• You were born in some place (in the country, in the city, in the North or South, East or West).

  • You were raised by parents with particular beliefs (about the family, about personal relationships, about marriage, about childhood, about obedience, about religion, about politics, about schooling).

  • You formed various associations (largely based on who was around you—associations with people with a viewpoint, values, and taboos).

If you were to change any one of these influences, your belief system would be different. Suppose you had been born in the Middle Ages as a serf in the fields in France. Can you see that if you had, virtually all of your beliefs would be altered? See if you can perform similar reflective experiments of your own. For example, imagine other changes in these influences and then imaginatively compare some of the beliefs you likely would have with the beliefs you actually do have. You will begin to appreciate how much you, and every other human, are a product of influences over which you, and they, had little or no control. Neither you nor we directed these influences upon us. Their effects, clearly, were both good and bad.

If, for example, we assume that many of these influences engendered false beliefs in us, it follows that in our minds right now there are false beliefs and we are acting on them. Yet, notice that the mind has no mechanism for screening out false beliefs. We all carry around in our minds prejudices from our culture, prejudices from where we were born and raised, prejudices from our parents, and prejudices from our friends and associates. Finding ways to locate those flawed beliefs and replace them with more reasonable ones is part of the agenda of critical thinking.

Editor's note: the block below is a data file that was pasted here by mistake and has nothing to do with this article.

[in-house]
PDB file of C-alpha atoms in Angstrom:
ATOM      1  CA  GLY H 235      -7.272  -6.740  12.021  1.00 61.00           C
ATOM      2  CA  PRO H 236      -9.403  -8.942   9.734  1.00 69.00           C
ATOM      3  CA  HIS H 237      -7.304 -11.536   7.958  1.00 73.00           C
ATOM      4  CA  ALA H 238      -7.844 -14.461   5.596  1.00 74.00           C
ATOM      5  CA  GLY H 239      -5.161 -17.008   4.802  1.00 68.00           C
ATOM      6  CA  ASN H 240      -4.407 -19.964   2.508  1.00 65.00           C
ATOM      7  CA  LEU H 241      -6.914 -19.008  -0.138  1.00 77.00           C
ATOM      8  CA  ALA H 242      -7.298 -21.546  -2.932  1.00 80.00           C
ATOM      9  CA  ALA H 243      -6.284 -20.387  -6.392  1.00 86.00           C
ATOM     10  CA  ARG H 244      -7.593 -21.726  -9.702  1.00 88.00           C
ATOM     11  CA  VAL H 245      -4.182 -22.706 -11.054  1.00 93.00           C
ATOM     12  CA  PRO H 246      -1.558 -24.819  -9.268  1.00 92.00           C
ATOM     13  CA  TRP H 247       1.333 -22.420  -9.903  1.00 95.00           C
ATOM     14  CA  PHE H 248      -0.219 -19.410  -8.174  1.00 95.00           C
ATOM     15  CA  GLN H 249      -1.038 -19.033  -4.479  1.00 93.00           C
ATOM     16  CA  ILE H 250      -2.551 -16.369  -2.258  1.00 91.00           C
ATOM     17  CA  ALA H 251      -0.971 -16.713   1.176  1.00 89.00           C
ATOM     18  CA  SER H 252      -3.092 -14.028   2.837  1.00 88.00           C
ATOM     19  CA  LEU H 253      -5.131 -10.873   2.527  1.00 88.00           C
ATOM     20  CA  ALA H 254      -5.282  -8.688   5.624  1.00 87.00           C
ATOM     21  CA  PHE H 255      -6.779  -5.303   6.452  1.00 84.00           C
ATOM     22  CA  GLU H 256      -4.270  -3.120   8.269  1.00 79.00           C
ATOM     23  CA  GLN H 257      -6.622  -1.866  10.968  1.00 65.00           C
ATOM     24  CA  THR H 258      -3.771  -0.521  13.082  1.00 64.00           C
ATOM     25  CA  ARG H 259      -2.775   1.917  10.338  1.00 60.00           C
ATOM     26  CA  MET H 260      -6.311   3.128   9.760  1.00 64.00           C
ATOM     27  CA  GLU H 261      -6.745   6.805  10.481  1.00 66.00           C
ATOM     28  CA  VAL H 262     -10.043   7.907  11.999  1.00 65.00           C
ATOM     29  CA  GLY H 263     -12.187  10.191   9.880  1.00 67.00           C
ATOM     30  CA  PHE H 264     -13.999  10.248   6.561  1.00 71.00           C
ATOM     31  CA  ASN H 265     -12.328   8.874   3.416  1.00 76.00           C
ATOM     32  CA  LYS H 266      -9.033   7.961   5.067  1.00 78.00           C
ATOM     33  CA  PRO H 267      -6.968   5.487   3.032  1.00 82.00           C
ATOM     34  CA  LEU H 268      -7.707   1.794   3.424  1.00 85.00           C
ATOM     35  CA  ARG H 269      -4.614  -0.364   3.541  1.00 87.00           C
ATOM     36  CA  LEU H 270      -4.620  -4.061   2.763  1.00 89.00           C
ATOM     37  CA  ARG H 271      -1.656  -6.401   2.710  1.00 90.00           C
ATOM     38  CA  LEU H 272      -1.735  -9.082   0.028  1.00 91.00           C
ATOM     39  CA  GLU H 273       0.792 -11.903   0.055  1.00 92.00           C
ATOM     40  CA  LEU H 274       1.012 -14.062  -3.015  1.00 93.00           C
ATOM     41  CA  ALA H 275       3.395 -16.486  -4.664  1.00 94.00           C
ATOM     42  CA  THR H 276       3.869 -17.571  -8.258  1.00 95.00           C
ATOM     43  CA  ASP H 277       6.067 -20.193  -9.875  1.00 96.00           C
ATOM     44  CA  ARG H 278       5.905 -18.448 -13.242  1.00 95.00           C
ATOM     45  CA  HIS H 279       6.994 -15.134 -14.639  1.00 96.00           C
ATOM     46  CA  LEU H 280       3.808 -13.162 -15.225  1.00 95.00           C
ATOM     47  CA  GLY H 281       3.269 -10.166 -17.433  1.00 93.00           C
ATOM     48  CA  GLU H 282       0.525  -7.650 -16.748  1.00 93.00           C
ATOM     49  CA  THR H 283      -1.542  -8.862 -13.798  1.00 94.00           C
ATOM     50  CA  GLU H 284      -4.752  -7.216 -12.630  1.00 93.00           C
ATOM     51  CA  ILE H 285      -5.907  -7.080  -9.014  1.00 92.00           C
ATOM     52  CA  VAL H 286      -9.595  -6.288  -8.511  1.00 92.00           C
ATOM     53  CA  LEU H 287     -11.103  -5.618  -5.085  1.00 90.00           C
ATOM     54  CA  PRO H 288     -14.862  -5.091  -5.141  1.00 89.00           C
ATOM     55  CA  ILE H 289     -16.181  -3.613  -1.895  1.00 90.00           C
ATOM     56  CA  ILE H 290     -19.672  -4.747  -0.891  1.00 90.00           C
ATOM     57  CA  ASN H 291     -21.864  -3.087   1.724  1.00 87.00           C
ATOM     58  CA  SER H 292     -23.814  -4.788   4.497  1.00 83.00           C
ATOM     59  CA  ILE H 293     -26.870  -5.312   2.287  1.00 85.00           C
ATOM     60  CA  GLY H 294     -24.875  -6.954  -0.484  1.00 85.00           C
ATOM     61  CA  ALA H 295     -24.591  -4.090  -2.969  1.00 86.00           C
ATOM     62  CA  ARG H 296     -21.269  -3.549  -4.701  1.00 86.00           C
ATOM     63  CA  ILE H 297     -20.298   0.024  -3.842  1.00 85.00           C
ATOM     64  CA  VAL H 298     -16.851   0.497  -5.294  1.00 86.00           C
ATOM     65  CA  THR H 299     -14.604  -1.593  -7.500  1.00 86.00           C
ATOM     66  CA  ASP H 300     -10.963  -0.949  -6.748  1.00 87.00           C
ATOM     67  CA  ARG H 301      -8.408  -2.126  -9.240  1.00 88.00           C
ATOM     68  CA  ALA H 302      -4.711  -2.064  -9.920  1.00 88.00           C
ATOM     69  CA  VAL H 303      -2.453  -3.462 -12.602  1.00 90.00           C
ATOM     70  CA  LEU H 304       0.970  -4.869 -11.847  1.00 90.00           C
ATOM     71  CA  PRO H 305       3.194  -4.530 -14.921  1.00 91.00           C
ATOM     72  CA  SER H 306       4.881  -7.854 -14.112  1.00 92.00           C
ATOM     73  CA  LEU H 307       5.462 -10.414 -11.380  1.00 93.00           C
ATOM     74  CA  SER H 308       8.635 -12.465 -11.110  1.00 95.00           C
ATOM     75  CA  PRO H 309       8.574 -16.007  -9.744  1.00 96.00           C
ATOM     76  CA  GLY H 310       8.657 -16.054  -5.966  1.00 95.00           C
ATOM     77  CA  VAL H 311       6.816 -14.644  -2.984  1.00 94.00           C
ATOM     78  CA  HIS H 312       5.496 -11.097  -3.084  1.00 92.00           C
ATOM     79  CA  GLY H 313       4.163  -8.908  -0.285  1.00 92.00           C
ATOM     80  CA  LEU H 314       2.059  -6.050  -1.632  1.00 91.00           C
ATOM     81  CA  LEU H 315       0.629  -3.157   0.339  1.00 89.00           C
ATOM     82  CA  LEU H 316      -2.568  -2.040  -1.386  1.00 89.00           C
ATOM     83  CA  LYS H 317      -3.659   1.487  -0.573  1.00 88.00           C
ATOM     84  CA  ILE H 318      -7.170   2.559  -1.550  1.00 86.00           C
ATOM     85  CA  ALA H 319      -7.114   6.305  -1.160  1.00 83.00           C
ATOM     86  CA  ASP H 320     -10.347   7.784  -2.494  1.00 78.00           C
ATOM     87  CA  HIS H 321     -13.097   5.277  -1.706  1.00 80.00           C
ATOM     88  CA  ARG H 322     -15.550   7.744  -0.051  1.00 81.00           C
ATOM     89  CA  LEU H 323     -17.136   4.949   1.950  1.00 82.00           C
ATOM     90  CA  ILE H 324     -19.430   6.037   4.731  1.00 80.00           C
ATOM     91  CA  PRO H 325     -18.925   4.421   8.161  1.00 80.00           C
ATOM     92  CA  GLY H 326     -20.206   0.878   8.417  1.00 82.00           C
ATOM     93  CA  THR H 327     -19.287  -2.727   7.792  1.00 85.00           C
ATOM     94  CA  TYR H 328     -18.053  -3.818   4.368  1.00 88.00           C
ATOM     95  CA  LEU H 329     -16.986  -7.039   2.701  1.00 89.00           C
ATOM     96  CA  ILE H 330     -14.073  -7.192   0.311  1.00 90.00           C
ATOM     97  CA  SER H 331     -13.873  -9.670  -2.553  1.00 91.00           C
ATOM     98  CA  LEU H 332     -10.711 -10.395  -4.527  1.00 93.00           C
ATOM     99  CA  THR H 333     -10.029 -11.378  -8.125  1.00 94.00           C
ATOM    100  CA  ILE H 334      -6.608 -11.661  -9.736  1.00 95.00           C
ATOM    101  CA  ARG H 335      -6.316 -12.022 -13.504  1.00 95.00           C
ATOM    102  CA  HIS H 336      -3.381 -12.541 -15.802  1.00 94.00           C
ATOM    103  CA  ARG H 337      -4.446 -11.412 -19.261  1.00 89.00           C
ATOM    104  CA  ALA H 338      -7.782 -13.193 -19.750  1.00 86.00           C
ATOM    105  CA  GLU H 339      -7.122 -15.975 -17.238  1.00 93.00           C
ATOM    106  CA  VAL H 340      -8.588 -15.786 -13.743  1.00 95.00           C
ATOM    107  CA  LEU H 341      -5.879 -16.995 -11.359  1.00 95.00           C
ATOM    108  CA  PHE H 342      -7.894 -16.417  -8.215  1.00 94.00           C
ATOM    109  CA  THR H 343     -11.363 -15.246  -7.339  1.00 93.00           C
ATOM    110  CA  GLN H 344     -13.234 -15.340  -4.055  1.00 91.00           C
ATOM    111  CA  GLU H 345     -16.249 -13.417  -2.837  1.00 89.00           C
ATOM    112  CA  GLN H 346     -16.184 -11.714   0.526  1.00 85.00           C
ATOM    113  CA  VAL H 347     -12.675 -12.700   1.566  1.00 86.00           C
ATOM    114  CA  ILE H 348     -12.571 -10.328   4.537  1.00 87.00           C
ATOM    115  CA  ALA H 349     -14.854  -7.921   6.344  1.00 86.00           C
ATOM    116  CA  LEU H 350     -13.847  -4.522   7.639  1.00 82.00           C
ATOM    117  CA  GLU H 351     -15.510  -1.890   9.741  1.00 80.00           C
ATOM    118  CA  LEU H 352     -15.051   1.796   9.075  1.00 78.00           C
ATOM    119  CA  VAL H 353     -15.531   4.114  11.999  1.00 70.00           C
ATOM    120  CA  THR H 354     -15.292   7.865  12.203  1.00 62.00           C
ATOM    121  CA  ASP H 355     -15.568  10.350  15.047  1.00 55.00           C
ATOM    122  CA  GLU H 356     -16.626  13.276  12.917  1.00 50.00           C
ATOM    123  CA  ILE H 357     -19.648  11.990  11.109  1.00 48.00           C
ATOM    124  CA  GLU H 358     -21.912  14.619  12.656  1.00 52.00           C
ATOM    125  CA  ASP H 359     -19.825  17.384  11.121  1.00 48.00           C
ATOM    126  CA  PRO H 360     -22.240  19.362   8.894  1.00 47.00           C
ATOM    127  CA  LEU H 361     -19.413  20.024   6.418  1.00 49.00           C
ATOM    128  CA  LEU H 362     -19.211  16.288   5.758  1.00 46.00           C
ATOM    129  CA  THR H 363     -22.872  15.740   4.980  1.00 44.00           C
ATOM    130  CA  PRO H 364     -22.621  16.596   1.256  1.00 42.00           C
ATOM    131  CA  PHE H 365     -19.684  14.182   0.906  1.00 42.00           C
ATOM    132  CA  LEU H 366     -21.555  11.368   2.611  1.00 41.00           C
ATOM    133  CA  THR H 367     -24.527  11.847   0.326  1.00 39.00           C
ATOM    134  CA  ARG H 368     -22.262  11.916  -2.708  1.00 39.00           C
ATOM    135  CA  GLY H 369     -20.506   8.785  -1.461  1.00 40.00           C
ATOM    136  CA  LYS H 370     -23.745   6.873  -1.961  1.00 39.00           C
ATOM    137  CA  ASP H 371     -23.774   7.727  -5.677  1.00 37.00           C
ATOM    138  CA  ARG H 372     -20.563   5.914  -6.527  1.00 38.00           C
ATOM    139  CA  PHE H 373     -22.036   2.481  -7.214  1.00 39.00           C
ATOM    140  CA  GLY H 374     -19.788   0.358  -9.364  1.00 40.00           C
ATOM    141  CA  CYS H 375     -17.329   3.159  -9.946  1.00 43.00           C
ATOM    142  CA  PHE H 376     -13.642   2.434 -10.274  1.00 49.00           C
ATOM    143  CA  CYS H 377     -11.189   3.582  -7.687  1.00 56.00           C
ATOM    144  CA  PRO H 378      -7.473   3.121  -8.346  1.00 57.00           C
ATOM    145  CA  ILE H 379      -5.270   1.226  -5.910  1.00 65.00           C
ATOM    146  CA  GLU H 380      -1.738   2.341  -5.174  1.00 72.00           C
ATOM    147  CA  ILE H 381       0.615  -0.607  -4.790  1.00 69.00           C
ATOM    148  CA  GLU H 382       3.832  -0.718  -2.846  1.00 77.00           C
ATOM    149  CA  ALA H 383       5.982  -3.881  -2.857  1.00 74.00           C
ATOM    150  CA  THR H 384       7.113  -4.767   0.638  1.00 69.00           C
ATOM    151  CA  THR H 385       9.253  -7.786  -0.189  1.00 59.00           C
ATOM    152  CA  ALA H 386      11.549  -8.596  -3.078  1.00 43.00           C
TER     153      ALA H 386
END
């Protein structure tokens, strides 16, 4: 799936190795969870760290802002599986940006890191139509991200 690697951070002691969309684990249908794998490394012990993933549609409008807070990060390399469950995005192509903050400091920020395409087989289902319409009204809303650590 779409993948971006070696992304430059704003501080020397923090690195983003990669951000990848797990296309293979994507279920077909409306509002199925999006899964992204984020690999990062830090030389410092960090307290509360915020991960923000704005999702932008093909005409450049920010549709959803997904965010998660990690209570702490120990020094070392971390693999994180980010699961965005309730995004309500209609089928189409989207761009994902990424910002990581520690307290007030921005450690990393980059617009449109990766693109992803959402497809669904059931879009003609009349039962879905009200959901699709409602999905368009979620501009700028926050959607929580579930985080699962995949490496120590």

Another way to look at the forces, rational and irrational that shaped our minds is in terms of "modes of influence."

For example, we think within a variety of domains: sociological, philosophical, ethical, intellectual, anthropological, ideological, political, economical, historical, biological, theological, and psychological. We ended up with our particular beliefs because we were influenced to do so in the following ways:

  • Vocational: our minds are influenced by our work environment;

  • Sociological: our minds are influenced by the social groups to which we belong;

  • Philosophical: our minds are influenced by our personal philosophy;

  • Ethical: our minds are influenced by the extent to which we behave in accordance with our obligations and the way we define our obligations;

  • Intellectual: our minds are influenced by the ideas we hold, by the manner in which we reason and deal with abstractions and abstract systems;

  • Anthropological: our minds are influenced by cultural practices, mores, and taboos;

  • Ideological and political: our minds are influenced by the structure of power and its use by interest groups around us;

  • Economic: our minds are influenced by the economic conditions under which we live;

  • Historical: our minds are influenced by our history and by the way we tell our history;

  • Biological: our minds are influenced by our biology and neurology;

  • Theological: our minds are influenced by our religious beliefs and attitudes;

  • Psychological: our minds are influenced by our personality and personal psychology;